Machines are even used for most weeding. A few farms hire migrant workers to help weed the fields–the same workers who keep the US agricultural food system going. However, most of the organic farms we work with cannot afford this labor.
The benefits of this organic cotton don’t stop at the labor aspects. Conventional cotton is a pesticide-intensive crop. Although it is only grown on 2.5% of the world’s agricultural land, it consumes 16% of all the insecticides and 6.8% of all herbicides used worldwide. These pesticides are washed out of soils, and pollute rivers and groundwater (data taken from organiccotton.org). These risks are even greater at small farms in developing countries where farmers fall ill or die due to a lack of adequate equipment and education on how to handle pesticides properly. Other resources on the environmental and social impact of conventional cotton and the benefits of organic cotton: The National Wildlife Federation, Organic Trade Association. The whole point of “sustainability” in my opinion is to stop the degradation of our planet in order to keep it habitable to humans, all humans. It is all about human health, well being, and the continuation on a planet that sustains us all.
My job now–and I hope you see it as your job too–is to not perpetuate these histories. We can begin by recognizing our own implicit biases, challenging our internalized racism, and we can NOT INVEST in racism, economic instability, and labor exploitation as is still being maintained deliberately to perpetuate a free workforce. Put simply, if a company does not tell you how their materials are made or grown, they probably don’t know. If they don’t know, invest in a company that has put in the work. Better businesses are out there and when we support them, we create the demand for non-oppressive systems of work and existence. This moment is about racial equality, but there will never be racial equality without the abolishment of the corrupt capitalist system that continues to force people around the world into free labor (please watch 13th to learn more about how a new form of slavery continues in the US).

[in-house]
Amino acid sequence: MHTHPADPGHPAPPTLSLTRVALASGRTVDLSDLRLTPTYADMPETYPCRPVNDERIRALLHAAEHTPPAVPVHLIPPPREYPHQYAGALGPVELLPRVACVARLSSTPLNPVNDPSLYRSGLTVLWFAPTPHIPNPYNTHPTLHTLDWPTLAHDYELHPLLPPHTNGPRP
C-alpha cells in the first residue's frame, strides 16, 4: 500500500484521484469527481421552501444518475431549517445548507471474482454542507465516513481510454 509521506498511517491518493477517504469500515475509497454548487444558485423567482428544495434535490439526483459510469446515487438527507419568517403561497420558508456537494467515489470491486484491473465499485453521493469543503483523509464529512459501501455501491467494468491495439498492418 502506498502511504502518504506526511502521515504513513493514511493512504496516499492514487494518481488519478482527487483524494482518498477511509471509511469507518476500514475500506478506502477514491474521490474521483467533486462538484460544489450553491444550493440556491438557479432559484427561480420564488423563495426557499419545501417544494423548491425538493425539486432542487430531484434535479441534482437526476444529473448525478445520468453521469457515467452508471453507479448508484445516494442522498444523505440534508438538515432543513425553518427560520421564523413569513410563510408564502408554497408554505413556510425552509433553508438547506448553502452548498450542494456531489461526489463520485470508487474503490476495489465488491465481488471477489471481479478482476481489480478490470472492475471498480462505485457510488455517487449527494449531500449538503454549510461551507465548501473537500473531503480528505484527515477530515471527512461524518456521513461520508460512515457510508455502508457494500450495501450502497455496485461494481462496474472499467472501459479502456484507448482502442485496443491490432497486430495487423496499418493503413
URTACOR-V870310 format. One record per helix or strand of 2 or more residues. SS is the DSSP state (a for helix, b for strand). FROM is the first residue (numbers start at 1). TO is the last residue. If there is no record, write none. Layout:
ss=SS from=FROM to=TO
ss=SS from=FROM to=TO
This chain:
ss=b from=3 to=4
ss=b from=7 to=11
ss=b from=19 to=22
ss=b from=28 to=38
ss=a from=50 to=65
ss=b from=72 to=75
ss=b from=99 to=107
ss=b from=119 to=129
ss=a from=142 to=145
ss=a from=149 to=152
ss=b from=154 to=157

This Juneteenth, I’ll be offline celebrating Black freedom and dreaming of the day our prison system is abolished. I will also be making a toast to the young immigrants who will continue to be protected through DACA thanks to this week’s supreme court ruling. There is so much to be grateful for and still so much left to fight for.